If 2018 was "the Blue Wave" year, 2022 might be the blue-in-the-face year. Whereas every state House and Senate race had a Democratic contender in 2018, this year some 28 House seats (out of 120) have no Democratic candidates, and it's worse in the Senate, where 13 seats (out of 50) will plop into Phil Berger's pocket uncontested by Dems. If you love math (as I don't), that's 23% of the House and 26% of the Senate, where the Democrats aren't even playing.
To be fair here, the Republicans fell down too in candidate recruitment, but only in 9 House Districts, where no Republican thought it a good use of time and treasure to challenge incumbent Democrats Allison Dahle, Vernetta Alston, Zach Hawkins, Abe Jones, Pricey Harrison, and John Autry. Three other open House seats with no Republican on the ballot have 2- and 3-way primaries among Democrats to take an otherwise safe Democratic seat -- Cumberland (Dist. 44), Orange (Verla Insko's HD56), and Forsyth (HD71). Total of 13 House seats where no Republican filed.
|NC House Districts. For a larger map, go here.|
(For sure, I'll be taking a closer look at those three Democratic primaries. Later.)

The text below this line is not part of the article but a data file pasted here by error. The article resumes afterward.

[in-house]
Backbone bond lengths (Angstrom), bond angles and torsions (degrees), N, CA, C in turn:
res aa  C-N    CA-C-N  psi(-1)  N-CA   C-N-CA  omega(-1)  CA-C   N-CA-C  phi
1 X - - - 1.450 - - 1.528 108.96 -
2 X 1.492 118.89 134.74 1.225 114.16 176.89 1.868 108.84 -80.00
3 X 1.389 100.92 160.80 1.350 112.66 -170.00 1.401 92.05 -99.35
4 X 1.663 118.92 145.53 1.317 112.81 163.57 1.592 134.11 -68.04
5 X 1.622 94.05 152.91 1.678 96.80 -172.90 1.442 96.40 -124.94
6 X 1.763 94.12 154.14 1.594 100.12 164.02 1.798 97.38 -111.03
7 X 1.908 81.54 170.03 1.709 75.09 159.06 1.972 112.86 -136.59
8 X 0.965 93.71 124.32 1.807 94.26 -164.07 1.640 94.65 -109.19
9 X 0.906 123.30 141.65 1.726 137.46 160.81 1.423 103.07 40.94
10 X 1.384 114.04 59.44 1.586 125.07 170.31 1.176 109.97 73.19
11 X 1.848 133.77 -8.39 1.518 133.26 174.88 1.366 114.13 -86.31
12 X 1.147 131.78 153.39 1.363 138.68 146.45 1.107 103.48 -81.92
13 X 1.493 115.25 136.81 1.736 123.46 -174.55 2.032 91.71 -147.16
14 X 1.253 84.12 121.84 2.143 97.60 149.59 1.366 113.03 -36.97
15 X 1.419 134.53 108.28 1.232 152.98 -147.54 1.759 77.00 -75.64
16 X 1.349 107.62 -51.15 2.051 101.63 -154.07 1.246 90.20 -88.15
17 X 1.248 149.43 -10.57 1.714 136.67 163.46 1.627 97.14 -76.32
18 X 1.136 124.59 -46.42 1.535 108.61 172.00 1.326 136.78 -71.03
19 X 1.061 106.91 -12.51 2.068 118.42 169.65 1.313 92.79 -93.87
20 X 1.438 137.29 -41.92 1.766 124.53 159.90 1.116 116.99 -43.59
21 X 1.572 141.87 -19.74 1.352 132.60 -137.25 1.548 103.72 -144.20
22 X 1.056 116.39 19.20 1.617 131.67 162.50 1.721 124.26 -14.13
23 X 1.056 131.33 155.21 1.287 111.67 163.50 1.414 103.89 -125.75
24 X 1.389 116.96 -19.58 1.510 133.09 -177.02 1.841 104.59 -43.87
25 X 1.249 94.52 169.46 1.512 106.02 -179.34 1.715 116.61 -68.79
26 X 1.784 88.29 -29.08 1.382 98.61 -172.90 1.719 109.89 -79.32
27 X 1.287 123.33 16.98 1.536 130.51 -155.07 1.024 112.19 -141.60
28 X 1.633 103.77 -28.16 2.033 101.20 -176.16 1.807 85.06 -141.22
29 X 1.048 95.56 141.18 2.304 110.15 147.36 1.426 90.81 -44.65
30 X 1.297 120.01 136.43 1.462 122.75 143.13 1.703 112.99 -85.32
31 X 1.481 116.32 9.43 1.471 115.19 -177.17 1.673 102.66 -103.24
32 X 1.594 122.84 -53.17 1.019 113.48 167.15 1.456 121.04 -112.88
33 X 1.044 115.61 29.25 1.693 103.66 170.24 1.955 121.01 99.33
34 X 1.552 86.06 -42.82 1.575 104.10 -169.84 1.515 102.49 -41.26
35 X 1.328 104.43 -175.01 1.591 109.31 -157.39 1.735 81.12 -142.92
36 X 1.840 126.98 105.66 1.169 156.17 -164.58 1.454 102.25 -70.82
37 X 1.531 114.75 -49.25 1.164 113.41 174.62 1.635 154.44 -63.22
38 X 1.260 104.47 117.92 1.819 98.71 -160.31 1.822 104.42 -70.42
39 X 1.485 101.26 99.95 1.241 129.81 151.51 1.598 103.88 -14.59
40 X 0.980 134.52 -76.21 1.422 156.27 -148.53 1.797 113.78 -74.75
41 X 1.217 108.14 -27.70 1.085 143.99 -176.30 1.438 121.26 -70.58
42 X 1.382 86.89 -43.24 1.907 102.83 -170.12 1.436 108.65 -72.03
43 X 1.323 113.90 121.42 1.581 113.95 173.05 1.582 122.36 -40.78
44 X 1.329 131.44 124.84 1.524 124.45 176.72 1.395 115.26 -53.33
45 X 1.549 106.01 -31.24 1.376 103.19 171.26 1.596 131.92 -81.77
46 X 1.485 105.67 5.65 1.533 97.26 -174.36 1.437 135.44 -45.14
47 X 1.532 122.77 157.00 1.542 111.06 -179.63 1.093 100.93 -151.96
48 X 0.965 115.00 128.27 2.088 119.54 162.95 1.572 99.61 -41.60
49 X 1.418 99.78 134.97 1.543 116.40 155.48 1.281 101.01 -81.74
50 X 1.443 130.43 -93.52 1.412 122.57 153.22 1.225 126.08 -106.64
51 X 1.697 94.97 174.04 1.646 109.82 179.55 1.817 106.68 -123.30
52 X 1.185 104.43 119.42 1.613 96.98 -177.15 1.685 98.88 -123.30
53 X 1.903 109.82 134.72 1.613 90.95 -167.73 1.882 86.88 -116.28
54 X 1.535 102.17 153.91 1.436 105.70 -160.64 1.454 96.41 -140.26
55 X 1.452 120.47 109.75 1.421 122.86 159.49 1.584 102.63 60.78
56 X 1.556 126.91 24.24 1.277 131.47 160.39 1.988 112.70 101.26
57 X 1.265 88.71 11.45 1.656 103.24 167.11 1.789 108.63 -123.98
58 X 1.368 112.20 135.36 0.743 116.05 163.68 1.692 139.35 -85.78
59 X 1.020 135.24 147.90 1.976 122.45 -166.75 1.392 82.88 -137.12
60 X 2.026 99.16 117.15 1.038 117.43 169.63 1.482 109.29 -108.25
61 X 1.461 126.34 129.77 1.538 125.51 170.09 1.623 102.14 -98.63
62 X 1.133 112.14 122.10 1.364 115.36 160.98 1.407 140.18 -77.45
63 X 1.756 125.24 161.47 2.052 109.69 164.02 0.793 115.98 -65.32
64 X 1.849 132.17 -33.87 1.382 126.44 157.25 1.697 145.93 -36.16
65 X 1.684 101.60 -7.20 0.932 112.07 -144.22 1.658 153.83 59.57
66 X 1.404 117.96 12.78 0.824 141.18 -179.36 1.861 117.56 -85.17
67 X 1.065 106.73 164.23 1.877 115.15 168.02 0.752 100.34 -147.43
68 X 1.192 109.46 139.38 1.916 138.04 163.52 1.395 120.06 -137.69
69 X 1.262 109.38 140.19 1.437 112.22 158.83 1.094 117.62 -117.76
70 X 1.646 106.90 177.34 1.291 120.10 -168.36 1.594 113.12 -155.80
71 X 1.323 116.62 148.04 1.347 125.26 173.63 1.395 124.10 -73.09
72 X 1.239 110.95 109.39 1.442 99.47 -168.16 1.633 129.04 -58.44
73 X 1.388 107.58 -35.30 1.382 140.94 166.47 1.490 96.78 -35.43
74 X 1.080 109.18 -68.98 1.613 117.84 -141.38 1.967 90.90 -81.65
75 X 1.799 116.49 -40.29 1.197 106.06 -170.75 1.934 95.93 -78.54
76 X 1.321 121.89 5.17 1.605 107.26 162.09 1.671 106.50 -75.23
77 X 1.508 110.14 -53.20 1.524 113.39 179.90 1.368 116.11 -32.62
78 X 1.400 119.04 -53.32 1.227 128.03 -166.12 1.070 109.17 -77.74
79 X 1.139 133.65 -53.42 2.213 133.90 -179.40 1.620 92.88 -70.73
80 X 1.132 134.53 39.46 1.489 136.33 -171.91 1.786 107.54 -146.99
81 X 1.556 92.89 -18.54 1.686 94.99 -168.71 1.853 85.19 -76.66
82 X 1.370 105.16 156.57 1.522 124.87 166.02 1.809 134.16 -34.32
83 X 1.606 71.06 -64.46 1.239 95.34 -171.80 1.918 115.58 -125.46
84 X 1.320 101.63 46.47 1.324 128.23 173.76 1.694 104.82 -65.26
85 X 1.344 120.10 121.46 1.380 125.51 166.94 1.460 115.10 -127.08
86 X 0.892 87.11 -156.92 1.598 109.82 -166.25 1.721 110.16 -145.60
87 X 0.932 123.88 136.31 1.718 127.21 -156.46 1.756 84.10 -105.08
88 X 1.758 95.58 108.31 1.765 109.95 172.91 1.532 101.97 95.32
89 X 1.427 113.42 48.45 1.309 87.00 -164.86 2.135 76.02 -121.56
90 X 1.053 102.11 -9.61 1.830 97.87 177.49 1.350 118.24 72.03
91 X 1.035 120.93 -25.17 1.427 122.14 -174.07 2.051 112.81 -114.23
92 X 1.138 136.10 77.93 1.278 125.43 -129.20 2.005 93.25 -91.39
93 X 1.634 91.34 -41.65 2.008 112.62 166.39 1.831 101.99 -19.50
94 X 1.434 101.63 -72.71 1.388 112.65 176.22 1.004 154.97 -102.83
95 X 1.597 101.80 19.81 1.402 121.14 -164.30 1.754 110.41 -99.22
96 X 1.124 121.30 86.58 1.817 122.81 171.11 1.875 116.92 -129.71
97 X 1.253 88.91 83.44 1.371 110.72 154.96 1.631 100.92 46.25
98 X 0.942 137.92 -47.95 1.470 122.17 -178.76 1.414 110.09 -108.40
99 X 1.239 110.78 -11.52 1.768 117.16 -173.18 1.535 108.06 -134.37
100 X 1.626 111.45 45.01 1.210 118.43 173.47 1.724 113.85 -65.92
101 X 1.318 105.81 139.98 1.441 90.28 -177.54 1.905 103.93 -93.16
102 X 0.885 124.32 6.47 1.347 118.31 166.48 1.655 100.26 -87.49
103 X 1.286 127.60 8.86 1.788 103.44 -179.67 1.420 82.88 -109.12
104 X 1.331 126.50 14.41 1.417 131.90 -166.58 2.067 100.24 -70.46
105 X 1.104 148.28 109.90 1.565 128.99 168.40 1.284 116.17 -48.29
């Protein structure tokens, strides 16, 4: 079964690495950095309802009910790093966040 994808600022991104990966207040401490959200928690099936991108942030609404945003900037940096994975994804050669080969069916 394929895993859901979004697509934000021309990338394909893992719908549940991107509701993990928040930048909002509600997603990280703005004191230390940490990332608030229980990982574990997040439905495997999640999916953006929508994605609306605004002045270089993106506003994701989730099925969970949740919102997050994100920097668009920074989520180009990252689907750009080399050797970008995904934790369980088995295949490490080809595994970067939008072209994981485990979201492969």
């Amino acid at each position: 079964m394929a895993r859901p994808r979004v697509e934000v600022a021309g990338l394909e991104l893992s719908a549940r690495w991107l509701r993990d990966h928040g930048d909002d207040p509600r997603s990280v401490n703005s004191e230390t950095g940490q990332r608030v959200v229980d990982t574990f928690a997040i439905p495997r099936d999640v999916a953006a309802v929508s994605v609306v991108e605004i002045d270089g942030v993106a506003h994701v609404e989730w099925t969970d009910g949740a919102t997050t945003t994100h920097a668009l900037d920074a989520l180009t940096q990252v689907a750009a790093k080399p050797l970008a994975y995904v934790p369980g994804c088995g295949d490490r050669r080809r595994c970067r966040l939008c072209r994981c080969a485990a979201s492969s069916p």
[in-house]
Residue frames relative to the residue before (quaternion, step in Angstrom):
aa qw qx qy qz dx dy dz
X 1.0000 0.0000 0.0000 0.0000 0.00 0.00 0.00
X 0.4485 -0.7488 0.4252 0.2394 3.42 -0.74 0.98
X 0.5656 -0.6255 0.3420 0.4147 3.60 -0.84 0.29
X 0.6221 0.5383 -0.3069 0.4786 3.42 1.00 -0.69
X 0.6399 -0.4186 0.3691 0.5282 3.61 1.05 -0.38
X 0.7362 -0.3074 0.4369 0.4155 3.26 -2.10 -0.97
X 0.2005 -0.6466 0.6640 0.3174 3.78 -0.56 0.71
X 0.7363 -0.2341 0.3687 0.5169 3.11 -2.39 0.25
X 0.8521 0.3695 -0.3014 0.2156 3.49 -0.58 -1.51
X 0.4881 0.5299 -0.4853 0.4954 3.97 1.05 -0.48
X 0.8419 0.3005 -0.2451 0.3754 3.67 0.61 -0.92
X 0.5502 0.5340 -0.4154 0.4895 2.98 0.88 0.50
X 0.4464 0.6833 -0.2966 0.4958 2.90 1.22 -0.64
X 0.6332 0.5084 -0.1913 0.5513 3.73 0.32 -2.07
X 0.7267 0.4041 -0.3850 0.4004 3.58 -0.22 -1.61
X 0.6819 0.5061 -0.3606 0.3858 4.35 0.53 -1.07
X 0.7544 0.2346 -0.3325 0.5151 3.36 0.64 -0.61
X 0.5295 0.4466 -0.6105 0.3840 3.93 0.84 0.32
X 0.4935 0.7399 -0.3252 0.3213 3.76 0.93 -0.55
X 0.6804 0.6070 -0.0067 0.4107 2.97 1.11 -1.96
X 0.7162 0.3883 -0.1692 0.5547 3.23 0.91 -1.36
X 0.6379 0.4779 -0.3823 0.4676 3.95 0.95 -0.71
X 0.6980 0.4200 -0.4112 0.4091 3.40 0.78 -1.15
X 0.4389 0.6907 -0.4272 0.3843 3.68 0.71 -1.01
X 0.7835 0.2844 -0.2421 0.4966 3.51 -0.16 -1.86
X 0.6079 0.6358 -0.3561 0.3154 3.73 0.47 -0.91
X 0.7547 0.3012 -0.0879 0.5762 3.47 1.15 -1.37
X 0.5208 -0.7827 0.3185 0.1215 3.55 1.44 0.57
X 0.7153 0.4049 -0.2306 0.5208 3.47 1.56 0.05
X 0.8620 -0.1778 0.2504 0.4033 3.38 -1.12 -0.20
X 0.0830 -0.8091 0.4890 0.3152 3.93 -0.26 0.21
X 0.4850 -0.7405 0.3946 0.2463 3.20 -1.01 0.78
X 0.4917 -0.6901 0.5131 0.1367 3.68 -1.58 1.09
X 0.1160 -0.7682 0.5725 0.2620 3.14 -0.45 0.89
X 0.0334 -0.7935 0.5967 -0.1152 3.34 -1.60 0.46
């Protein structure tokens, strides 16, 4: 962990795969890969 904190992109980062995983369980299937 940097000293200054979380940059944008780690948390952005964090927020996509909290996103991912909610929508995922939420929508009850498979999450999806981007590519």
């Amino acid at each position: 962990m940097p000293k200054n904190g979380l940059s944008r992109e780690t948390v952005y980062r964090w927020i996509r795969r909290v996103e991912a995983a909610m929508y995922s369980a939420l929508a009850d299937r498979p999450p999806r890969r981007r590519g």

On the Senate side, Republicans failed to recruit anyone to challenge Democratic incumbent Mujtaba Mohammed in Dist. 38 (Mecklenberg), but that is the only Senate race conceded to the Dems. All others have Republican candidates.
|NC Senate Districts. For a larger map, go here.|
Democrats failed to show too often, and when they did show, they sometimes piled on in districts where incumbent Democrats were already running for reelection. Debilitating primaries. Why is Kirk DeViere, elected in the 2018 Blue Wave, now facing not one but two fellow Democrats? What did Kirk DeViere do to earn this brutality? Same for Graig Meyer in the 23rd SD and Julie Mayfield in the 49th, down in Buncombe. What did they do to deserve a primary in a year Democrats are already stressed and stretched?
(I'm focussing on NC House and Senate in this post, but I also noticed a regrettable 5-way primary for US Congress in the NC13, where out of the blue and on the last day of filing, former state Senator Sam Searcy added his name to the ballot. Searcy was first elected to the NC Senate by a very narrow margin in 2018, defeating incumbent Republican Tamara Barringer (who's now on the NC Supreme Court). Blue Wave, indeed. Searcy was reelected in 2020, served a little over 30 minutes (almost literally true) and then resigned "in order to take a new position serving the people of NC, which he did not specify" [Wikipedia]. And so far as I know, never has specified. That broken promise reminded me that before Searcy decided to ran against Barringer in 2018, he had been all in to run for Congress against incumbent Republican George Holding. Then without warning, he dropped that race and pursued the NC Senate seat instead. Seems kinda flighty, that guy.)
Senate districts, no Dem: #1, #2, #6, #8, #9, #26 (Phil Berger), #31, #35, #36, #37, #43, #44, #47
House districts, no Dem: #1, #3, #7, #10, #16, #19, #22, #46, #52, #55, #67, #68, #75, #76, #77, #79, #83, #86, #89, #90, #91, #96, #97, #108, #110, #111, #113, #120